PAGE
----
Me? Obsessive? Is the pope Catholic? Is Edward Cullen a vampire? Is red wine the nectar of the gods? Is Tiger Woods seriously cheating on his supermodel wife? Well, just a little bit then, yes. Having spent the morning trying to get the measurements on photo sizes on my latest Blurb book (why yes, I just caught up with my 2008 photos, and my Alaska vacation!), but not so perfectly aligned that it looked too boxy, as well as neurotically reading consumer reports on stroller reviews, I decided that a little reflection on some of my old obsessions seemed curiously fitting.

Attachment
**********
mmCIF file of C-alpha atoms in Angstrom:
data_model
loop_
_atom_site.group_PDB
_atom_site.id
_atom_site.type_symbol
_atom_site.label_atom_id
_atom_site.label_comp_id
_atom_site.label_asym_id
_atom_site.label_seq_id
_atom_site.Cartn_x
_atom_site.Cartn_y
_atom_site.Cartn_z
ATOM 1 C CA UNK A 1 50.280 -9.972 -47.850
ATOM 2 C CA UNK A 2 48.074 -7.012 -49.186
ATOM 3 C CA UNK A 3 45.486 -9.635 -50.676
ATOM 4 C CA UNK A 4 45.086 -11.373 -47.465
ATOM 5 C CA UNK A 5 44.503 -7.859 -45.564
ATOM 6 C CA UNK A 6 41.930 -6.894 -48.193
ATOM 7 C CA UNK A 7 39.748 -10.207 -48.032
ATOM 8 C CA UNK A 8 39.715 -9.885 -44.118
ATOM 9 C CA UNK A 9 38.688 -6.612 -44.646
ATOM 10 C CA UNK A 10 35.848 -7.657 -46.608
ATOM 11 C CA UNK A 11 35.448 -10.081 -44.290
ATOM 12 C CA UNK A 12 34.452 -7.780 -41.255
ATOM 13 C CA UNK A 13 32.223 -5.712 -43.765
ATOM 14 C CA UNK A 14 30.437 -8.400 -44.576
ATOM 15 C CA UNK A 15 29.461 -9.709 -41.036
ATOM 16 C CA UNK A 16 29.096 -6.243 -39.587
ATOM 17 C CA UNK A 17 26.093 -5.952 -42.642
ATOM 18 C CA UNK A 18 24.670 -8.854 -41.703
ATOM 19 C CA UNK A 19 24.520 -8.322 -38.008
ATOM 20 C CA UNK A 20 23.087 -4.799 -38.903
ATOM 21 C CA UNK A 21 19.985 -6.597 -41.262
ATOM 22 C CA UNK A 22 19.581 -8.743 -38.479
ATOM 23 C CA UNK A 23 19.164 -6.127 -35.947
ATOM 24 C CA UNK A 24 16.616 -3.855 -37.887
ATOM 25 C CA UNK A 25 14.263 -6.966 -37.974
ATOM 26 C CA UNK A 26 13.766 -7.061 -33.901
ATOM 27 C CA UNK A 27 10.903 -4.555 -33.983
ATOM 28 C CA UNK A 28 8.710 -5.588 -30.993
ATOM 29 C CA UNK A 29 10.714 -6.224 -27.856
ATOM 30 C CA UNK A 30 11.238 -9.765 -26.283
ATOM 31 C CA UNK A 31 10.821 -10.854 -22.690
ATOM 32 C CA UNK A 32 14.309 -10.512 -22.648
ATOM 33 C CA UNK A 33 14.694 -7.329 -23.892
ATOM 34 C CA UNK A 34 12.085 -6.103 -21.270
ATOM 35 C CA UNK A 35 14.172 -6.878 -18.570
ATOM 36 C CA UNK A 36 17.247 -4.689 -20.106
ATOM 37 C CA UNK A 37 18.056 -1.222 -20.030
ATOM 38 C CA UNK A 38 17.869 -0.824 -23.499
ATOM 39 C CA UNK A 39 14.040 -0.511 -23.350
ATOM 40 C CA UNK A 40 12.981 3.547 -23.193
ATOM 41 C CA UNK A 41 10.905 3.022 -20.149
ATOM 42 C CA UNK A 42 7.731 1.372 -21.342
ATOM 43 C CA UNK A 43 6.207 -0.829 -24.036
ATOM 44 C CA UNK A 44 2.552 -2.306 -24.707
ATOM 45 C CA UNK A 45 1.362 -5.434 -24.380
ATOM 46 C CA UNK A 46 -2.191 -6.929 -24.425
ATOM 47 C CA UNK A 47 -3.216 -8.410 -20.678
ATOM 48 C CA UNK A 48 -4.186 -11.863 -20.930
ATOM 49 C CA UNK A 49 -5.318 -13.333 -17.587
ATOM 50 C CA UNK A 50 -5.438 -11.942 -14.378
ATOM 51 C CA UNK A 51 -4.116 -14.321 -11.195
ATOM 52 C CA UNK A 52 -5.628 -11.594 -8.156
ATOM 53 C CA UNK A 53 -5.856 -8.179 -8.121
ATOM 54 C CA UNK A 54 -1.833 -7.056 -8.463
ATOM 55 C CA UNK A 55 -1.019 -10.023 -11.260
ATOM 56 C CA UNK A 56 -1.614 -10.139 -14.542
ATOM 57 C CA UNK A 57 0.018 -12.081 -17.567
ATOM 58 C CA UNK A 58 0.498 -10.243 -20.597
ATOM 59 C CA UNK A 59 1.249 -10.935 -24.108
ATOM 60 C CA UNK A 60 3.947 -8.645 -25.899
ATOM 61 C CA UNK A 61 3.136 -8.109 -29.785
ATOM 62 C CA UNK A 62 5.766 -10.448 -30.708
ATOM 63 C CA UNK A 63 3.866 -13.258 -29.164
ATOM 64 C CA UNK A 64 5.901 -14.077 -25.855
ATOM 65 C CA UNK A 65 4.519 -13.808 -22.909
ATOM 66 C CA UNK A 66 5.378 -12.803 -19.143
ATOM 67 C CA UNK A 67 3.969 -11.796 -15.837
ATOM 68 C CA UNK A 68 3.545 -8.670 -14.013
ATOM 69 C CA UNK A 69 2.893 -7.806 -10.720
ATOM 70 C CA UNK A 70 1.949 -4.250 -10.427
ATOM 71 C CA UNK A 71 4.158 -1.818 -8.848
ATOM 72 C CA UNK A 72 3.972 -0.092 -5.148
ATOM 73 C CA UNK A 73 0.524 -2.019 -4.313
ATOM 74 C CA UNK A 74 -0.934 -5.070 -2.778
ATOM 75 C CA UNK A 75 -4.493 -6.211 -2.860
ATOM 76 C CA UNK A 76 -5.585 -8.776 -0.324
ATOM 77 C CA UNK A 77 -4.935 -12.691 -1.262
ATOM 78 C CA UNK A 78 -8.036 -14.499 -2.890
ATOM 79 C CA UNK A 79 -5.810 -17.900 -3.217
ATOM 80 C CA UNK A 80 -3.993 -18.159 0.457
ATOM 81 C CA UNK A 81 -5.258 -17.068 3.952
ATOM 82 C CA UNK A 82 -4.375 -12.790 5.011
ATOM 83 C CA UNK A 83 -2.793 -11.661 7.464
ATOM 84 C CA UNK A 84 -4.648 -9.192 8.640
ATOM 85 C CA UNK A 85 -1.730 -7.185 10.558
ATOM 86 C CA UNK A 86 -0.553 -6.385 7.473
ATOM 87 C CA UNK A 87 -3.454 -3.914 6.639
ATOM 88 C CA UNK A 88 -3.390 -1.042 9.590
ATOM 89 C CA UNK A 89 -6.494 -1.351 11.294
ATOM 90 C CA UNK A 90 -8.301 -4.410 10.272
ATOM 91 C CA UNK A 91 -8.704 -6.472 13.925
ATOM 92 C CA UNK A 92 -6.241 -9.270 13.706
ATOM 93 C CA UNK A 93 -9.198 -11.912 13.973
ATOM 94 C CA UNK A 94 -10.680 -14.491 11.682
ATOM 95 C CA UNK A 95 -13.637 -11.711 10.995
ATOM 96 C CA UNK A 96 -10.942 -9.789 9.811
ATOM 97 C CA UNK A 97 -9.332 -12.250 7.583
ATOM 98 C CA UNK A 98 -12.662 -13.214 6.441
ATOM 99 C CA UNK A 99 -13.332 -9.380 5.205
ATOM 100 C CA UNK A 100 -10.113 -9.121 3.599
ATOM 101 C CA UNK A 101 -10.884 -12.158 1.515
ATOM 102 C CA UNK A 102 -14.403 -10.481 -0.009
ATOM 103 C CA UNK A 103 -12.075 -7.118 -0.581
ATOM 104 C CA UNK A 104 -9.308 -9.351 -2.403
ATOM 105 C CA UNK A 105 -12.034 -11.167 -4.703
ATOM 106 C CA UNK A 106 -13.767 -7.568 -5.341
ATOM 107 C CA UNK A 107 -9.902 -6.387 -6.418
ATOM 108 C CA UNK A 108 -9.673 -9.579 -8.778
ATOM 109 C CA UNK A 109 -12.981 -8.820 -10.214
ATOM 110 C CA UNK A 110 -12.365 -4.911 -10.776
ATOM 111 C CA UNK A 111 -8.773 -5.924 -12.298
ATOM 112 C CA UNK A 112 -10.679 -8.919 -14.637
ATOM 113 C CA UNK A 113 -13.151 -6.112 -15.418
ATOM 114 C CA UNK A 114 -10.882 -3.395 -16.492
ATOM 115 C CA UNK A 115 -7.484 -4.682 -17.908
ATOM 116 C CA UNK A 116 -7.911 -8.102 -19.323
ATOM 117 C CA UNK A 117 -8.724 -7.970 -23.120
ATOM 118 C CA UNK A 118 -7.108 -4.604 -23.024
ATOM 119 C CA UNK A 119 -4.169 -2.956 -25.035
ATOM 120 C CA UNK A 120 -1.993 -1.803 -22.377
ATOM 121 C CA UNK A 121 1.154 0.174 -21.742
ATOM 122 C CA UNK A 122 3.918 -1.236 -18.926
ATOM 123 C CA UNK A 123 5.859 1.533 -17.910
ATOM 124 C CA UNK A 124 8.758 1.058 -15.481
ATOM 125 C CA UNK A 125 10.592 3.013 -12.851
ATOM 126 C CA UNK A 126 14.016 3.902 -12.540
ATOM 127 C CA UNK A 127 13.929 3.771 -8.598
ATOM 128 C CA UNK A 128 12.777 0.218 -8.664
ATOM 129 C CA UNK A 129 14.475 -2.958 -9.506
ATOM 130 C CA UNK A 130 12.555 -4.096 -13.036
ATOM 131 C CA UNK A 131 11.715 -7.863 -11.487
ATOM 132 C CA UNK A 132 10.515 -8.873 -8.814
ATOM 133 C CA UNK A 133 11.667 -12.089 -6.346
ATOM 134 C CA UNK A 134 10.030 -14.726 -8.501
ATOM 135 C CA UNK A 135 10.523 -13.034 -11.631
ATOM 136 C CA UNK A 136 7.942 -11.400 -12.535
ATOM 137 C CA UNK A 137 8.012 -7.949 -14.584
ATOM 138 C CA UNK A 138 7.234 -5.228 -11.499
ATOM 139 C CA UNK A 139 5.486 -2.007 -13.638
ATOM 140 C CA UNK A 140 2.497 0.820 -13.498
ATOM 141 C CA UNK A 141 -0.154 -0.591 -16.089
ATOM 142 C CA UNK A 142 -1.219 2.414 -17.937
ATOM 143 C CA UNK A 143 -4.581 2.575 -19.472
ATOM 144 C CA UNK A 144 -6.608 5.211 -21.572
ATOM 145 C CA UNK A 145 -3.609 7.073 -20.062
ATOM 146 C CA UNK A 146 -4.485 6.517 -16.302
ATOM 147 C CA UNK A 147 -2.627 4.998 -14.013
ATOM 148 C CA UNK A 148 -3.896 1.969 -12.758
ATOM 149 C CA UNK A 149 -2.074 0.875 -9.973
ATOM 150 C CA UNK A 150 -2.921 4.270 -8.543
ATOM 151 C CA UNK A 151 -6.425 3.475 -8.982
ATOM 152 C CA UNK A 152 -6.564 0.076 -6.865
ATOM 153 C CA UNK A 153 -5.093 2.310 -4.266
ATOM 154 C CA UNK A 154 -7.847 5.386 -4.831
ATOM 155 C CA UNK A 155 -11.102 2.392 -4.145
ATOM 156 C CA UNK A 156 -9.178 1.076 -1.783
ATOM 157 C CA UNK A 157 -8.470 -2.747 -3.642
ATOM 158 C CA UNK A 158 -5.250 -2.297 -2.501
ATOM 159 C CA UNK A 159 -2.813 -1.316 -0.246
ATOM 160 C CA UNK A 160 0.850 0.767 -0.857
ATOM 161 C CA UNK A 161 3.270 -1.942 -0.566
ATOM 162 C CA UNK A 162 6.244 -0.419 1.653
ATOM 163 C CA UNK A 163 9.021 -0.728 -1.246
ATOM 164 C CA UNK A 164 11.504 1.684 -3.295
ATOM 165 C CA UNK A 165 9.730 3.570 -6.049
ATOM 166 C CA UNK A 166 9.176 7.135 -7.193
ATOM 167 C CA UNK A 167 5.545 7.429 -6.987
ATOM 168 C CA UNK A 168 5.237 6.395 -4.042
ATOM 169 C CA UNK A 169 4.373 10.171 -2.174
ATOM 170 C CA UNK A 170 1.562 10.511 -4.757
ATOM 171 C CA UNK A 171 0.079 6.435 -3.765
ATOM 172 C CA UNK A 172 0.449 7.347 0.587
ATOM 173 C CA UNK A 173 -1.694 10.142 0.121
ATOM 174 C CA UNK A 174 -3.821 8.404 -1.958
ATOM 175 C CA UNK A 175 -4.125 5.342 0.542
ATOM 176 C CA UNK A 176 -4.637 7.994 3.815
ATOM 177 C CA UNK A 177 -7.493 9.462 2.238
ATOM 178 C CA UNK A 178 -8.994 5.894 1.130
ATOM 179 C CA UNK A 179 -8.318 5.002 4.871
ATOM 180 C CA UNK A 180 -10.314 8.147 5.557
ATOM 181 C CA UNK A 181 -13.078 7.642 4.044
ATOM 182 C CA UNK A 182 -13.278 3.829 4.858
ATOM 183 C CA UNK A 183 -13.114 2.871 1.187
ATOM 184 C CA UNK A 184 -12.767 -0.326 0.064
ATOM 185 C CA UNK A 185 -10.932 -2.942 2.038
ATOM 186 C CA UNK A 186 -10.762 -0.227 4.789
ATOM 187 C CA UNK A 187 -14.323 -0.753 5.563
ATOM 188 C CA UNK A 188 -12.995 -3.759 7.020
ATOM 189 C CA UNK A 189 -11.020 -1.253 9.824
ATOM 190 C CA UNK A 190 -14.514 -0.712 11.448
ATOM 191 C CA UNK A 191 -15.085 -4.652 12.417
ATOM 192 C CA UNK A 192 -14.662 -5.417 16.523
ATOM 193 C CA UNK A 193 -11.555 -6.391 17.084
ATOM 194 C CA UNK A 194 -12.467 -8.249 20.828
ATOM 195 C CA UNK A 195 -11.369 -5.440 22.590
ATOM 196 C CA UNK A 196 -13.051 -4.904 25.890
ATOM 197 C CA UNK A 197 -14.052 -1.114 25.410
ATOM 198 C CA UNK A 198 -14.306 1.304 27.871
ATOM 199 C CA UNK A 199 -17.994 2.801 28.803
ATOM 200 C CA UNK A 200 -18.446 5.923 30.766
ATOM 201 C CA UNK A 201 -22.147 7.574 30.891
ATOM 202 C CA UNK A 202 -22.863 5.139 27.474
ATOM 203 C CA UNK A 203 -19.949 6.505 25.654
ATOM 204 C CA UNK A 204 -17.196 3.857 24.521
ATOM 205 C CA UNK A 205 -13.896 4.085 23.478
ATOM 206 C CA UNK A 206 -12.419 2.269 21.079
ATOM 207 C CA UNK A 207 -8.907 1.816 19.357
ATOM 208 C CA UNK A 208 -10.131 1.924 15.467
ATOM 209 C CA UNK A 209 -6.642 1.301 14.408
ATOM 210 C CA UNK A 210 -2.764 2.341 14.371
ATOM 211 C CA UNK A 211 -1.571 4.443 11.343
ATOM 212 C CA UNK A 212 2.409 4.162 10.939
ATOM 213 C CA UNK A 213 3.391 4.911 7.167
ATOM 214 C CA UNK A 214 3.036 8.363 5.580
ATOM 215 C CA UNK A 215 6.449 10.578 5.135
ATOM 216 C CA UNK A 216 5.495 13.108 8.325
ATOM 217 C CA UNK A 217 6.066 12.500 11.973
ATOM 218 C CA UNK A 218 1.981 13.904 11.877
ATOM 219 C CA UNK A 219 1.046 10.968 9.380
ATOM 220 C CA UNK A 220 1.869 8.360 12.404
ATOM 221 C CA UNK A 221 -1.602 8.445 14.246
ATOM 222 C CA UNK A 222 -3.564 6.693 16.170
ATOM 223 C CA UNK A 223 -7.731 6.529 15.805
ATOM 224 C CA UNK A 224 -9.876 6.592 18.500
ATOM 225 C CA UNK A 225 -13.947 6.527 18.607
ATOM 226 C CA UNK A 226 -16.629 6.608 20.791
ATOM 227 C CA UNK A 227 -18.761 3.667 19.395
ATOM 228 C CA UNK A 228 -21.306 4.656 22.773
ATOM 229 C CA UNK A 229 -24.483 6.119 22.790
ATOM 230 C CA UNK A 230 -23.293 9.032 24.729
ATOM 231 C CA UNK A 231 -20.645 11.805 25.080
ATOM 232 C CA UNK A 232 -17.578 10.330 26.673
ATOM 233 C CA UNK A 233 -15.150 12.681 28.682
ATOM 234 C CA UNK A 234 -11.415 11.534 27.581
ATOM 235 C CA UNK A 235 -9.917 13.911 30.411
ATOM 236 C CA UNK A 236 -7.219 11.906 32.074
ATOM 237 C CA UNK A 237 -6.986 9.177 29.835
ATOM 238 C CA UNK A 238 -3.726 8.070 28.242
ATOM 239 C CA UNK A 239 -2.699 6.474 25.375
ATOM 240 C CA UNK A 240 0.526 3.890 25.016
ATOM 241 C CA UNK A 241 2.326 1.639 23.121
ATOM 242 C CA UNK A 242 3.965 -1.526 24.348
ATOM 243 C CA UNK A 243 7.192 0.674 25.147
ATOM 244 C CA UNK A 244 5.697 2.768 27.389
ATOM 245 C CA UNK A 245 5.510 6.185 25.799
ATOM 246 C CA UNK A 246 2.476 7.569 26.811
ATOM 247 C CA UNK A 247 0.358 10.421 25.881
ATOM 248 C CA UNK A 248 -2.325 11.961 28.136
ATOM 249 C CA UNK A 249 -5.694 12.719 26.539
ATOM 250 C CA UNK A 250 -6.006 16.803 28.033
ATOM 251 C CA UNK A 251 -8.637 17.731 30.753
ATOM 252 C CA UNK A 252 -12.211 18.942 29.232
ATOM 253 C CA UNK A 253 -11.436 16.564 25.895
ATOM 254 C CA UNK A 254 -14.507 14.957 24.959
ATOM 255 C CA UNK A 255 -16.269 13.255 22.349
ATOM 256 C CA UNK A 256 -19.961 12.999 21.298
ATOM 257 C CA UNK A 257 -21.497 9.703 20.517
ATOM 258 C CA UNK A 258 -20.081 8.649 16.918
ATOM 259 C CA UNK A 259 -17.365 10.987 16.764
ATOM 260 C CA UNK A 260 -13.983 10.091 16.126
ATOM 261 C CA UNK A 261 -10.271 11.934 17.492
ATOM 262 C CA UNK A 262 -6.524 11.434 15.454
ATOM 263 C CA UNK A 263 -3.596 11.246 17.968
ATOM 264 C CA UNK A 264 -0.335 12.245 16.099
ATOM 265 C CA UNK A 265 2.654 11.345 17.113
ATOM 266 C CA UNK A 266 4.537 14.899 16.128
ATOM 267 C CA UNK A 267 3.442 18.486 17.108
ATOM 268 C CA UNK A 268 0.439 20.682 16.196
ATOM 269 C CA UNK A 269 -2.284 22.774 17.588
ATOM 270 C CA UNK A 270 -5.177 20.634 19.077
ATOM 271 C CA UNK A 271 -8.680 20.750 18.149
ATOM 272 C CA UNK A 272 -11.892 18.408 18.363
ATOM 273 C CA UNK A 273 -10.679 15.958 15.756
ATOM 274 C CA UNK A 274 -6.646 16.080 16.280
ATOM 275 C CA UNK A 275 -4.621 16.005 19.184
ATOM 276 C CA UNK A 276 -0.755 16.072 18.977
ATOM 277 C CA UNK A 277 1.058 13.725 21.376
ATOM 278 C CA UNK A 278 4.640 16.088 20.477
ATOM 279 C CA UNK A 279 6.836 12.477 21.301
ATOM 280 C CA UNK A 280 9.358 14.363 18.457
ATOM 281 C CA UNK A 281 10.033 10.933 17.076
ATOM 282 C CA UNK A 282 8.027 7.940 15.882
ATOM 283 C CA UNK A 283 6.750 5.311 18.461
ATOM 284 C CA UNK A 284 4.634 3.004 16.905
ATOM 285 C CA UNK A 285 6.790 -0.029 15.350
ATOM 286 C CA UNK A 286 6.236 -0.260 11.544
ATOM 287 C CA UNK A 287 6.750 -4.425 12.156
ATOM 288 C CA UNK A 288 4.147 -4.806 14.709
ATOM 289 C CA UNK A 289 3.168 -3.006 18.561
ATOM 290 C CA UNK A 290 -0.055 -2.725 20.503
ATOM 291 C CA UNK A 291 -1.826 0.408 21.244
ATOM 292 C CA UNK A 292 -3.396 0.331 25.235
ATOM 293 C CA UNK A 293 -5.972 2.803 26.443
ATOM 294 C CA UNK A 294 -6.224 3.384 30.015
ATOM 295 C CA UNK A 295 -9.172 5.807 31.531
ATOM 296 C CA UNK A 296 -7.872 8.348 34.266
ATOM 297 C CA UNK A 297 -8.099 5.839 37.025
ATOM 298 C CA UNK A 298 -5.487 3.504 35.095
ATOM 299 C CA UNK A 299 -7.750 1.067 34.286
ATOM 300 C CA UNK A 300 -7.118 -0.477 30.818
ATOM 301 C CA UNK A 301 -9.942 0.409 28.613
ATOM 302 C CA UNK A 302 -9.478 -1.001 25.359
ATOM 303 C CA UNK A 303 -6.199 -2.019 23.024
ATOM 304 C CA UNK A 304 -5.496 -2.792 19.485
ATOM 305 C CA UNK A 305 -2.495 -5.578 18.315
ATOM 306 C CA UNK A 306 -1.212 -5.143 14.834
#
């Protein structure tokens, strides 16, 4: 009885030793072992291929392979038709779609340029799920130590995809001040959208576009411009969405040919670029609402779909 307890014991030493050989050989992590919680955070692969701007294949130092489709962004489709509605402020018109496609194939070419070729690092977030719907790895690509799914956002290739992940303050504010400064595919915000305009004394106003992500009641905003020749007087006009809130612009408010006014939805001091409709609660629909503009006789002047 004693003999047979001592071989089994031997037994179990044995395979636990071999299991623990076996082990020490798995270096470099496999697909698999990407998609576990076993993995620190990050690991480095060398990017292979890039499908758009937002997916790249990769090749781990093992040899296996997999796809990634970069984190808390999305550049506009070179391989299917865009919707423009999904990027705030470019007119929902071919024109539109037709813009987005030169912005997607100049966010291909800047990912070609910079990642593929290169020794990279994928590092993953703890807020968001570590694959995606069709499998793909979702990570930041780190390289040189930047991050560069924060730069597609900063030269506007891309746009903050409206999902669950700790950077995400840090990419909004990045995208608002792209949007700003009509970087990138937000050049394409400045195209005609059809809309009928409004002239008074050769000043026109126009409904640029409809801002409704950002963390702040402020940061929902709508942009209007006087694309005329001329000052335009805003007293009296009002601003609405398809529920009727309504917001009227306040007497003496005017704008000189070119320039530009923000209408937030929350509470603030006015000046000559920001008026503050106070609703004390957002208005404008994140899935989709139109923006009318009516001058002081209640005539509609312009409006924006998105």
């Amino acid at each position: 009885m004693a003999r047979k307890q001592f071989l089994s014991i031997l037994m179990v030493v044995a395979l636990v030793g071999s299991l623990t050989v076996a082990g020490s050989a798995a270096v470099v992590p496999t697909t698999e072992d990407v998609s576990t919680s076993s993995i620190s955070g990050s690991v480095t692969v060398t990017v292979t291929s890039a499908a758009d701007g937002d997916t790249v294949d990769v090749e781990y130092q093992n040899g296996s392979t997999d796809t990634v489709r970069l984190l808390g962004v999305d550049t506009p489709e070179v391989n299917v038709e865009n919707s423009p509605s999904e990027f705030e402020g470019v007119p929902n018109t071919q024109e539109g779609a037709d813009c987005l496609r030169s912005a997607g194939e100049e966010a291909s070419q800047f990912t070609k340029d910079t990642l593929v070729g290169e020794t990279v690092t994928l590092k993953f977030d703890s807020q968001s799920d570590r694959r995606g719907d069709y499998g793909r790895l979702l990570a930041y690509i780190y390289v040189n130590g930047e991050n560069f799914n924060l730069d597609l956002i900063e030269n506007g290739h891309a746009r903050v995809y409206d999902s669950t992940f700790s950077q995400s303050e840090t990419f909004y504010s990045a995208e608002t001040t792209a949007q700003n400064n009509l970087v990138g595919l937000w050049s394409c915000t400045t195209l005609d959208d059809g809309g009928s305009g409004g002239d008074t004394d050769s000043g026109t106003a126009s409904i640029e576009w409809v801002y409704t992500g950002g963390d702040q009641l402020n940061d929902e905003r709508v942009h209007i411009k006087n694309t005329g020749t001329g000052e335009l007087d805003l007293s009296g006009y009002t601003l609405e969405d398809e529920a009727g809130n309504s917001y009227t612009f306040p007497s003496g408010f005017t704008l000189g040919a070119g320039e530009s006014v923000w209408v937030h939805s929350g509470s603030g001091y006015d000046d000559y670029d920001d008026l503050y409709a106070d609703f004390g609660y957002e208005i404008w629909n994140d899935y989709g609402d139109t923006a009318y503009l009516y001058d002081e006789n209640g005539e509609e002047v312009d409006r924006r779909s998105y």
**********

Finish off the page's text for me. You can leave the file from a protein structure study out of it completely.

Missing a day of running in high school and college was like telling me I couldn’t breathe. OH. MY. GOD. Meltdown. It was like I couldn’t function without my daily dose of endorphins. I had a schedule and a tempo and neurotically kept time with my stopwatch, and that could not be altered. Christmas fell on a Tuesday? That was a track workout; I needed to find a track. We were going skiing over the weekend? I couldn’t leave until I finished my long run on Saturday. And I literally mean timing my running – freezing the watch for any shoelace tying or red light waiting I had to endure. Seriously, if I tripped and fell over a curb (a regular occurrence with my two left feet) I would be sure to press stop on my way down.